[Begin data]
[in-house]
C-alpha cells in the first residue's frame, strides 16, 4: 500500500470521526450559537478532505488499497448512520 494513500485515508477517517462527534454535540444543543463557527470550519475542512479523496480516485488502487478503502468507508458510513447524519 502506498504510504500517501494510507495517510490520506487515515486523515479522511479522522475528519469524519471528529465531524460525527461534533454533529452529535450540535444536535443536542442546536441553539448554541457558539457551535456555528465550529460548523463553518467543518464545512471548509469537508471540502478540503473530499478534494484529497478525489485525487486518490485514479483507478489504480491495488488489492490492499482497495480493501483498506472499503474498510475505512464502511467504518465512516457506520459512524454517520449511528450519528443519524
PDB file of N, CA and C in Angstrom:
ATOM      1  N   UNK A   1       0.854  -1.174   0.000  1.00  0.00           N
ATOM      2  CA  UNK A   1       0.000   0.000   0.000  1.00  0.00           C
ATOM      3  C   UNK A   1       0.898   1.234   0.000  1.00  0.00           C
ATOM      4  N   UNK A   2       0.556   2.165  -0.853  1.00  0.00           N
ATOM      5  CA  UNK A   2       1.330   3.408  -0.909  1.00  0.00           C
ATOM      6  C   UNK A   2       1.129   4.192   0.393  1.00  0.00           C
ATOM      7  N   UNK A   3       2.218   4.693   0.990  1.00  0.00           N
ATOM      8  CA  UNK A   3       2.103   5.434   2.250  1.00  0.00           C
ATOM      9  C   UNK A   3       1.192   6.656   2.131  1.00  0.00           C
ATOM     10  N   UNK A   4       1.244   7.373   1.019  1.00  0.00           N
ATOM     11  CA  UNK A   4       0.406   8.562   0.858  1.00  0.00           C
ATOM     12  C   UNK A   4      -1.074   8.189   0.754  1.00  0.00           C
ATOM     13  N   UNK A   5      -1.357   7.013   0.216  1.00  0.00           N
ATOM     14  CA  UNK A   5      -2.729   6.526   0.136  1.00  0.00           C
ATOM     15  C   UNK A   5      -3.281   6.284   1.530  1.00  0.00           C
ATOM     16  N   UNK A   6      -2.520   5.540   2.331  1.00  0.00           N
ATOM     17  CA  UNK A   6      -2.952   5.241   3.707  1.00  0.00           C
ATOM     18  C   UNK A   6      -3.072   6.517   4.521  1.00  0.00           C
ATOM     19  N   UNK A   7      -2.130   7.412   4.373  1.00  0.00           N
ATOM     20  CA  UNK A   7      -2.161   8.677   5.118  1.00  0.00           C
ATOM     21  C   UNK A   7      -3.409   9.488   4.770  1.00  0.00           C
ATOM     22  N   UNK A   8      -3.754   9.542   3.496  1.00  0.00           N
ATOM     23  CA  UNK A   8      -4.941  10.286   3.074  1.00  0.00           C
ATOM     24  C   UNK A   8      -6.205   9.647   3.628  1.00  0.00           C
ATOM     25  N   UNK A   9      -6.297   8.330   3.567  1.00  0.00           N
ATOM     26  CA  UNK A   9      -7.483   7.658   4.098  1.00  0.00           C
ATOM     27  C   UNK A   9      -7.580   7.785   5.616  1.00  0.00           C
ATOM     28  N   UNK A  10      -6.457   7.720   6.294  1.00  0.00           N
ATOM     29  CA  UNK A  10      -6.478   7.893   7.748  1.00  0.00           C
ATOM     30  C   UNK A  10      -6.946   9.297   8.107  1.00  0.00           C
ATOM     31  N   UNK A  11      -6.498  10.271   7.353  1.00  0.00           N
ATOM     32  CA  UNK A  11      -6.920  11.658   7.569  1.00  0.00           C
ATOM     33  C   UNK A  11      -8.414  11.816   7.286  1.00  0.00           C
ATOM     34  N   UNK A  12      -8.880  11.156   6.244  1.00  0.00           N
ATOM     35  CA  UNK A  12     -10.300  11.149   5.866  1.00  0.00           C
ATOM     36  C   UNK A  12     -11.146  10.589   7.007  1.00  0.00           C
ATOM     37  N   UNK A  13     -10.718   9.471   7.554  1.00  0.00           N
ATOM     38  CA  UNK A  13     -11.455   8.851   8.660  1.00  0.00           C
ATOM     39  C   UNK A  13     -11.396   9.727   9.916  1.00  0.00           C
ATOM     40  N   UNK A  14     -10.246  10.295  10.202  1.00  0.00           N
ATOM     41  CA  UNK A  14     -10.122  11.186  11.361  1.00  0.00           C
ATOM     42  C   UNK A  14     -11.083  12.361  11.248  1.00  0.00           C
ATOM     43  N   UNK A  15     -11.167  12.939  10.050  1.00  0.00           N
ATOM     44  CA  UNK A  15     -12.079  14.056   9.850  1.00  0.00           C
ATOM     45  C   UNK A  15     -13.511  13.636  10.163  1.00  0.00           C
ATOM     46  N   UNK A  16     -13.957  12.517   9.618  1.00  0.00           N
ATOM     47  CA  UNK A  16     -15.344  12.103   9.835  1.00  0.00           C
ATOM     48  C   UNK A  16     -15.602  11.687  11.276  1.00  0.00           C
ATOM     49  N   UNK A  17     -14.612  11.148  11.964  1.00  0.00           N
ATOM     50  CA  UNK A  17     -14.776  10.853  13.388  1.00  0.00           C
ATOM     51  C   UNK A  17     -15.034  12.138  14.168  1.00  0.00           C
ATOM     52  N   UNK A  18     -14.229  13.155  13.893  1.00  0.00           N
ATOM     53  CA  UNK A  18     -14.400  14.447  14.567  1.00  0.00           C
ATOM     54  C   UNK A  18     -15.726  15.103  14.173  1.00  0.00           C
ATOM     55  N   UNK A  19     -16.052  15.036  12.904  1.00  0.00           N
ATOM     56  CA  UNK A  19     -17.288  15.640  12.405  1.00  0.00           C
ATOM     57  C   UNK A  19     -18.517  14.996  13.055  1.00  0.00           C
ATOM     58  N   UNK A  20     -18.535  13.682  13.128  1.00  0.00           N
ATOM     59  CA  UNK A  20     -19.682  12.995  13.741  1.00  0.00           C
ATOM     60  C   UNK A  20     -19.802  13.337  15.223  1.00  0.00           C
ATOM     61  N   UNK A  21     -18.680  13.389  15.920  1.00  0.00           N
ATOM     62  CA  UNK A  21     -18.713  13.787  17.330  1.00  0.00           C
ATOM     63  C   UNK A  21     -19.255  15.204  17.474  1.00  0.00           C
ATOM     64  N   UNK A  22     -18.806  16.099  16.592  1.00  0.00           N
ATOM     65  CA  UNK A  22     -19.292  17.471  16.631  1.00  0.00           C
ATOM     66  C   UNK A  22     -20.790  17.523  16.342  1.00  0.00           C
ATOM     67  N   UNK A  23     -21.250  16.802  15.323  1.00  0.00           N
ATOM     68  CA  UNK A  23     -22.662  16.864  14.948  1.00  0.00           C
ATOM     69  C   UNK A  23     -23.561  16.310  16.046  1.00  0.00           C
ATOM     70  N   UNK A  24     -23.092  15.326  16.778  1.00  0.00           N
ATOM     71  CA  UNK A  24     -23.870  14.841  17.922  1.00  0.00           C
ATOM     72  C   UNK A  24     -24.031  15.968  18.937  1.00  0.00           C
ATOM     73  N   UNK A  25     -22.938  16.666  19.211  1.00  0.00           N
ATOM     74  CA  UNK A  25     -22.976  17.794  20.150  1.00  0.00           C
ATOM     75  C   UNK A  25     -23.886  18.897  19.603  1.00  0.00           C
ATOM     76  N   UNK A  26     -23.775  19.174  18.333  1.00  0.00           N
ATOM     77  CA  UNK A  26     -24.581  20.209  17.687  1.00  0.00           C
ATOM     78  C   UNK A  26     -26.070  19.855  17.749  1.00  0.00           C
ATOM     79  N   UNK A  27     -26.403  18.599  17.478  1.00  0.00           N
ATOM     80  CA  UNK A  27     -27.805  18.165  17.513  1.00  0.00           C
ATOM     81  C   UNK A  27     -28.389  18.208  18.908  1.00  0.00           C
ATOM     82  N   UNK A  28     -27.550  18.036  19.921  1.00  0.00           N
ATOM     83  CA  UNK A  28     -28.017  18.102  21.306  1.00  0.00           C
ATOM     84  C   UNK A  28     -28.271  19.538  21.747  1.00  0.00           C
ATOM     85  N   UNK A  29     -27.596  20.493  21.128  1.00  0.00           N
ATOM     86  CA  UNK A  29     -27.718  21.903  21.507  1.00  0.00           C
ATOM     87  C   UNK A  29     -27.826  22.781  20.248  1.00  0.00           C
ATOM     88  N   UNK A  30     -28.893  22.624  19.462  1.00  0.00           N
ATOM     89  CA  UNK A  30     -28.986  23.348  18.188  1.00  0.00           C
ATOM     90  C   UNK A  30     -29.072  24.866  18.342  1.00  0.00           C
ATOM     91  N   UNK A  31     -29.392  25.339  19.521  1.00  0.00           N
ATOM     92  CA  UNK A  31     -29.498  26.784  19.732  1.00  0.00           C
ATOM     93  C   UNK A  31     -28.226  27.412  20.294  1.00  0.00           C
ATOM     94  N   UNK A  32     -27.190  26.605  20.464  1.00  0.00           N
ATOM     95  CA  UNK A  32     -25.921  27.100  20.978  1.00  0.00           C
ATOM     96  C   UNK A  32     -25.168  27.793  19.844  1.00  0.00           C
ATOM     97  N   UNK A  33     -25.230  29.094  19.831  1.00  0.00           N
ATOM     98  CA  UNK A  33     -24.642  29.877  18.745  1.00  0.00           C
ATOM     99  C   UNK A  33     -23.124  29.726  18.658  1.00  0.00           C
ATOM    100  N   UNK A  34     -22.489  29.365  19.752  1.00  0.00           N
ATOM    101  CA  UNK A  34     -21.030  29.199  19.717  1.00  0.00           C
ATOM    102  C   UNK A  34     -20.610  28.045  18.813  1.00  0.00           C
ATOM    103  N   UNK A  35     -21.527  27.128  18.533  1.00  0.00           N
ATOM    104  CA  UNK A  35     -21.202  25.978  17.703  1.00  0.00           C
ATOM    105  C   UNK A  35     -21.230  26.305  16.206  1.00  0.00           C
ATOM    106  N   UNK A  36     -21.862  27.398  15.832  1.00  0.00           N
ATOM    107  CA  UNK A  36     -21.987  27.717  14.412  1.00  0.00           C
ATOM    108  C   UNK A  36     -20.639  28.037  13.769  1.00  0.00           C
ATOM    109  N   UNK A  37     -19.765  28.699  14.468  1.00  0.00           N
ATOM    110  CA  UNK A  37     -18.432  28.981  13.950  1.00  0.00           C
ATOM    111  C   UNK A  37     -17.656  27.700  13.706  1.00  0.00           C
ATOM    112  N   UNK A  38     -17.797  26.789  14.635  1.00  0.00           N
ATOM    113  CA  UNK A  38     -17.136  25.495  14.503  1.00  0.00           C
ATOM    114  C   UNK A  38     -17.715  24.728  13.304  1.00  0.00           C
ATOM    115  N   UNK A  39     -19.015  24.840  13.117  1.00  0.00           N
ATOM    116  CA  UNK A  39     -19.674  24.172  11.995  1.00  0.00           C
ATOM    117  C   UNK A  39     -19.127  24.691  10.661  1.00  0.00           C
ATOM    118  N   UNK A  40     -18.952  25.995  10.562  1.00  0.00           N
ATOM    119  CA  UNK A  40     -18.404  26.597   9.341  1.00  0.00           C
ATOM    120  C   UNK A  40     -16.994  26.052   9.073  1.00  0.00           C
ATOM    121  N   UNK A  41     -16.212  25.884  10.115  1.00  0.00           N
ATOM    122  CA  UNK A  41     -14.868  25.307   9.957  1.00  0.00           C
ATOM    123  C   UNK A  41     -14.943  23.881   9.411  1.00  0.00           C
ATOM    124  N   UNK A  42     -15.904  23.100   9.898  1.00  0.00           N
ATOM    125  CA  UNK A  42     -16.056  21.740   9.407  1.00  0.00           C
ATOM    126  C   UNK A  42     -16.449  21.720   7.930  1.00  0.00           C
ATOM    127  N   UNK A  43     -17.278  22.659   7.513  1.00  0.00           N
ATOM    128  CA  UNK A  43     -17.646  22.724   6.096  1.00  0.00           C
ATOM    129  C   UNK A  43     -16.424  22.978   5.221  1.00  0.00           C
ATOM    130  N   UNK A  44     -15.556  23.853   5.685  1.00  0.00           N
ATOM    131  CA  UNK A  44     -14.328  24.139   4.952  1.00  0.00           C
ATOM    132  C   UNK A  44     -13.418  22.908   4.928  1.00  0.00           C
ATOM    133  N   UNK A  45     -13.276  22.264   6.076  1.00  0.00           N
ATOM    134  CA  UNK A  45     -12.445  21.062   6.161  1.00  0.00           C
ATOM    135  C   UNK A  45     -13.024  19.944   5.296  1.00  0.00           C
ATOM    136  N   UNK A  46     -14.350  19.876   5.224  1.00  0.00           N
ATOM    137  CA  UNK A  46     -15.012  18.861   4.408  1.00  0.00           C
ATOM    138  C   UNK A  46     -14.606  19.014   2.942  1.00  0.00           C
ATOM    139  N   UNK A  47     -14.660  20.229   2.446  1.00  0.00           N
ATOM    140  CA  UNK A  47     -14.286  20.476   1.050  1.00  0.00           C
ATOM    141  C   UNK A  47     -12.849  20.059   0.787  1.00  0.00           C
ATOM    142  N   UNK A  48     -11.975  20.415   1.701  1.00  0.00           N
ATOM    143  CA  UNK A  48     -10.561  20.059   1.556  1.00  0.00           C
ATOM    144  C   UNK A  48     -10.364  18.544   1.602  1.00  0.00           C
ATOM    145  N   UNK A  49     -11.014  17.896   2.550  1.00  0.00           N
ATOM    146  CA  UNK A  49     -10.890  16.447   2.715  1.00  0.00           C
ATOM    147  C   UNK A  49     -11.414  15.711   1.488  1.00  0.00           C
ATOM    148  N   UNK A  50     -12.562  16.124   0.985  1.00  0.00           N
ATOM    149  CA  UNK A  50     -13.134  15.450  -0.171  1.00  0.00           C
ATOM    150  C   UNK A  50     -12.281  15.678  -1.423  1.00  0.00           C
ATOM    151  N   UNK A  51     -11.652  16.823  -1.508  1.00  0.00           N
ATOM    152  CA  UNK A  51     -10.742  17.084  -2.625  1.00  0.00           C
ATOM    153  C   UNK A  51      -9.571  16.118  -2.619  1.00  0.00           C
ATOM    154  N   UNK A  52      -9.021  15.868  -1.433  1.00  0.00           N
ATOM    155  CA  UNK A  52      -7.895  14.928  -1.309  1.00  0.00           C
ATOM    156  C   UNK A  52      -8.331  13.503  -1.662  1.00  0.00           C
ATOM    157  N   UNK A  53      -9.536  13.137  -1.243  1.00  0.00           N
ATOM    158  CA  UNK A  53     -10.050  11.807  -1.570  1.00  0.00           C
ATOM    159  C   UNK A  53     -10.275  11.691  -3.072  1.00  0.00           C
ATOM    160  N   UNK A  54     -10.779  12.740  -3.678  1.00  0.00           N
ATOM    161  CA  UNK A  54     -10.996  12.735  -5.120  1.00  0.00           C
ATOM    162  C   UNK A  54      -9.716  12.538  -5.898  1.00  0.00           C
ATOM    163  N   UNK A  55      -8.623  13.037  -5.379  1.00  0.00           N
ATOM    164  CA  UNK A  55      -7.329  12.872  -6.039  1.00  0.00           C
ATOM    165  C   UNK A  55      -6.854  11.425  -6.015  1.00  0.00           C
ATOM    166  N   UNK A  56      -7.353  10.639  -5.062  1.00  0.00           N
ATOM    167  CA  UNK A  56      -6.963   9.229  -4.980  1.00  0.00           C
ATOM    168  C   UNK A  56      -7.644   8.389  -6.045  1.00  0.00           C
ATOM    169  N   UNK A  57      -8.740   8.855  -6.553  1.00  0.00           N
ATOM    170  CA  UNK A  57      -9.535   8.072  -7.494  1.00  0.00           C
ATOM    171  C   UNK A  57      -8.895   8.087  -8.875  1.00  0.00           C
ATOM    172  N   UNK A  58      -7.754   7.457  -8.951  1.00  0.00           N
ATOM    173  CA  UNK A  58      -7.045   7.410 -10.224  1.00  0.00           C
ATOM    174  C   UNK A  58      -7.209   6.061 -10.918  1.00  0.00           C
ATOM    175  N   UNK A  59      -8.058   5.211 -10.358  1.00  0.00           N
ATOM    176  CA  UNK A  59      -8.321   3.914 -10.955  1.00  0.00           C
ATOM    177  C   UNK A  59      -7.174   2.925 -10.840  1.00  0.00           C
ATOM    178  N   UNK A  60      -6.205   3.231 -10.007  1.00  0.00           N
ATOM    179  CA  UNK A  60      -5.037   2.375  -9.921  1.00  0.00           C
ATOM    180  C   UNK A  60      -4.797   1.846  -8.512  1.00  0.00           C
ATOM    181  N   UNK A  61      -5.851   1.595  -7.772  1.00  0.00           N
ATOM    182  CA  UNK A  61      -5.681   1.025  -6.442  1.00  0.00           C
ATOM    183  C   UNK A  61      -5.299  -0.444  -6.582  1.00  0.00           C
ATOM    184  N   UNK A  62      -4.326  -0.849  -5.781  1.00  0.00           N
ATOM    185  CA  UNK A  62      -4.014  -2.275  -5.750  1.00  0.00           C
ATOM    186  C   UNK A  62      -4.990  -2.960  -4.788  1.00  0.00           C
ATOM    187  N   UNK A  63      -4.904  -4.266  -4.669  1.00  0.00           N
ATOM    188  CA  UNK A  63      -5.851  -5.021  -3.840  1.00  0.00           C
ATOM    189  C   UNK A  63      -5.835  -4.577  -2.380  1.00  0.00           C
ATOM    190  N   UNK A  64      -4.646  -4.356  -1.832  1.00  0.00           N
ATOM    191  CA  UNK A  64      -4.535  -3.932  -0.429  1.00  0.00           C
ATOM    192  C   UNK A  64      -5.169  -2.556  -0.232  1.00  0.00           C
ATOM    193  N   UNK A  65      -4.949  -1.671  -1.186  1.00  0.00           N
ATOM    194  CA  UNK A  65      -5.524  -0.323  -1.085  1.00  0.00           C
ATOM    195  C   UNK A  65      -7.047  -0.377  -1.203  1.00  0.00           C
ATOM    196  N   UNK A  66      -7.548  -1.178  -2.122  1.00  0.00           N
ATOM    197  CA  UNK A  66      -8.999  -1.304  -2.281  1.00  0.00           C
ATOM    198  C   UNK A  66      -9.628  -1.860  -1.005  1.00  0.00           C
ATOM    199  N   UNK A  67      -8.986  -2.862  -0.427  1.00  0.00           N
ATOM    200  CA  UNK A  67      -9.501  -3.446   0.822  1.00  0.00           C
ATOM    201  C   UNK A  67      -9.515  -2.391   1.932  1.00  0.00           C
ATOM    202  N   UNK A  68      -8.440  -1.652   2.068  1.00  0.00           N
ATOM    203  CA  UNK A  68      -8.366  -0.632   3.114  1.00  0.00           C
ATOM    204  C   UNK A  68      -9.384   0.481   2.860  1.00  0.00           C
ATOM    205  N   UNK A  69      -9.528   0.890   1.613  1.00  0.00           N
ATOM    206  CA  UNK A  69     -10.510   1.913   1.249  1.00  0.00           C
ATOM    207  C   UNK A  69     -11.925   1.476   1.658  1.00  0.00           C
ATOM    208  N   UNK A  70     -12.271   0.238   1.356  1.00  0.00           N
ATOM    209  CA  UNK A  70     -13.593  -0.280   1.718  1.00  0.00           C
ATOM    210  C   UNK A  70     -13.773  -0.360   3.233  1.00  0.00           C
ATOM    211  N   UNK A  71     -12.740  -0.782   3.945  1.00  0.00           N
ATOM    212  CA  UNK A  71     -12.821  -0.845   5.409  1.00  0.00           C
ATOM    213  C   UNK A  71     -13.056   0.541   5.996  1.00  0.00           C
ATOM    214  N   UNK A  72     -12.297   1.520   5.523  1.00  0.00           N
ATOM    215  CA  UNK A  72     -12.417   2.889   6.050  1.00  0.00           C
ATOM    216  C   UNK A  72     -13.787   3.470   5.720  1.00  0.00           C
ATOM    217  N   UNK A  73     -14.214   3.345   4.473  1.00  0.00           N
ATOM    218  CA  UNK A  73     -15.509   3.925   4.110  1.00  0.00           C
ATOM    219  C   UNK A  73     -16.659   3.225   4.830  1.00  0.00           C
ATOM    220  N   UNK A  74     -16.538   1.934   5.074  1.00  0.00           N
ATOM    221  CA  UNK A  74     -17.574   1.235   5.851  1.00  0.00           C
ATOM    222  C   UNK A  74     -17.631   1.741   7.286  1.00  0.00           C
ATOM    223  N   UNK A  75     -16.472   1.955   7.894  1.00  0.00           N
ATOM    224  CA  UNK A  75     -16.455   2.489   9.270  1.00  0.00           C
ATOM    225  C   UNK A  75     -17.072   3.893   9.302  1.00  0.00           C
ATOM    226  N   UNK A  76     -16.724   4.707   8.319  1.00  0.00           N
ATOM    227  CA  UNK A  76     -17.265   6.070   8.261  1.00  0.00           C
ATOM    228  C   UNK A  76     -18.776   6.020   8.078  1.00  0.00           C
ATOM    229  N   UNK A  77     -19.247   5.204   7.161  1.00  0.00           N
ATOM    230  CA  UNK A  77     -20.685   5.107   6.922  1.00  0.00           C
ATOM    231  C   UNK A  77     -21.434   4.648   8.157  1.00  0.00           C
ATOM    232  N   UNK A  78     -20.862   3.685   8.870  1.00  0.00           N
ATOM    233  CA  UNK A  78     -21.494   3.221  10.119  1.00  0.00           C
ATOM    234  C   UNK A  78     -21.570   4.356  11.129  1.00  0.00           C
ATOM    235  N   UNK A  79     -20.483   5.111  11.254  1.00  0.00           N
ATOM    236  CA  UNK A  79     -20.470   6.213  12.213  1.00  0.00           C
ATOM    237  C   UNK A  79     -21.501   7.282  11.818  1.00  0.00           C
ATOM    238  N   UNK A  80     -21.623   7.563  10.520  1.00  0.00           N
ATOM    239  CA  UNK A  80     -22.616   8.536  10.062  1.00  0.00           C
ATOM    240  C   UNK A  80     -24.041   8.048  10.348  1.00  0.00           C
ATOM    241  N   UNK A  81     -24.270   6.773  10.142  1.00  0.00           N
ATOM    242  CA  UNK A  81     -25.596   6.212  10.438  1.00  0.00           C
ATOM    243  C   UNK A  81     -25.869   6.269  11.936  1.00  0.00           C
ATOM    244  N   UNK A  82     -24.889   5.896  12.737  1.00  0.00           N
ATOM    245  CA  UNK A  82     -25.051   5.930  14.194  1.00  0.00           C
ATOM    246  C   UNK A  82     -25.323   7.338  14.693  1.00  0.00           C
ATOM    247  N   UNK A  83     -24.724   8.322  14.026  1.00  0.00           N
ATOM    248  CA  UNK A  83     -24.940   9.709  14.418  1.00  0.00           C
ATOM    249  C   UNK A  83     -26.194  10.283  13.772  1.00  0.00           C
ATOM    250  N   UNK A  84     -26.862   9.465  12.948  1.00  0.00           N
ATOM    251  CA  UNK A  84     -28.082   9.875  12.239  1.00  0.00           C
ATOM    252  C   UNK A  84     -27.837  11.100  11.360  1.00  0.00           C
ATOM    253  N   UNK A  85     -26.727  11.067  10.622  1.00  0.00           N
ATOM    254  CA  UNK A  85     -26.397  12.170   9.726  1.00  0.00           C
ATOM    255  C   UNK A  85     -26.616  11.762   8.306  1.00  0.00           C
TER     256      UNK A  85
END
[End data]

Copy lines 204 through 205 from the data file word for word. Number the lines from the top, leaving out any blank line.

ATOM    201  C   UNK A  67      -9.515  -2.391   1.932  1.00  0.00           C
ATOM    202  N   UNK A  68      -8.440  -1.652   2.068  1.00  0.00           N